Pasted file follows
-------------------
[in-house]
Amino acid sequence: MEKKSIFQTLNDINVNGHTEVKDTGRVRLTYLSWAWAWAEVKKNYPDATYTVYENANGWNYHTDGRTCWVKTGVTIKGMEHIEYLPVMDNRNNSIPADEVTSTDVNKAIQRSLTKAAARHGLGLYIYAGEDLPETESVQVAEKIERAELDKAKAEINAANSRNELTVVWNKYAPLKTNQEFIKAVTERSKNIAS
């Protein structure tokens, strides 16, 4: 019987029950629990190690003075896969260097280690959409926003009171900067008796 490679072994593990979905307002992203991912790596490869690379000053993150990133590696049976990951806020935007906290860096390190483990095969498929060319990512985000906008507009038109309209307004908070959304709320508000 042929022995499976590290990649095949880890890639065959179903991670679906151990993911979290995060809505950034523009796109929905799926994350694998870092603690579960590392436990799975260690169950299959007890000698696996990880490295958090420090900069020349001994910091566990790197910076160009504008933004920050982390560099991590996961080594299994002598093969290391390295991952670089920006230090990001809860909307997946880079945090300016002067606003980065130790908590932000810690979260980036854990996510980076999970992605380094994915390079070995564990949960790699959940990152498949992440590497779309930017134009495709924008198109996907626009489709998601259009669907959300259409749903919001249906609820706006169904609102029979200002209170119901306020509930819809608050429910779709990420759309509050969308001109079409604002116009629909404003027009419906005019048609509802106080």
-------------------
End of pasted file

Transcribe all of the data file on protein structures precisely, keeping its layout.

[in-house]
Amino acid sequence: MEKKSIFQTLNDINVNGHTEVKDTGRVRLTYLSWAWAWAEVKKNYPDATYTVYENANGWNYHTDGRTCWVKTGVTIKGMEHIEYLPVMDNRNNSIPADEVTSTDVNKAIQRSLTKAAARHGLGLYIYAGEDLPETESVQVAEKIERAELDKAKAEINAANSRNELTVVWNKYAPLKTNQEFIKAVTERSKNIAS
């Protein structure tokens, strides 16, 4: 019987029950629990190690003075896969260097280690959409926003009171900067008796 490679072994593990979905307002992203991912790596490869690379000053993150990133590696049976990951806020935007906290860096390190483990095969498929060319990512985000906008507009038109309209307004908070959304709320508000 042929022995499976590290990649095949880890890639065959179903991670679906151990993911979290995060809505950034523009796109929905799926994350694998870092603690579960590392436990799975260690169950299959007890000698696996990880490295958090420090900069020349001994910091566990790197910076160009504008933004920050982390560099991590996961080594299994002598093969290391390295991952670089920006230090990001809860909307997946880079945090300016002067606003980065130790908590932000810690979260980036854990996510980076999970992605380094994915390079070995564990949960790699959940990152498949992440590497779309930017134009495709924008198109996907626009489709998601259009669907959300259409749903919001249906609820706006169904609102029979200002209170119901306020509930819809608050429910779709990420759309509050969308001109079409604002116009629909404003027009419906005019048609509802106080």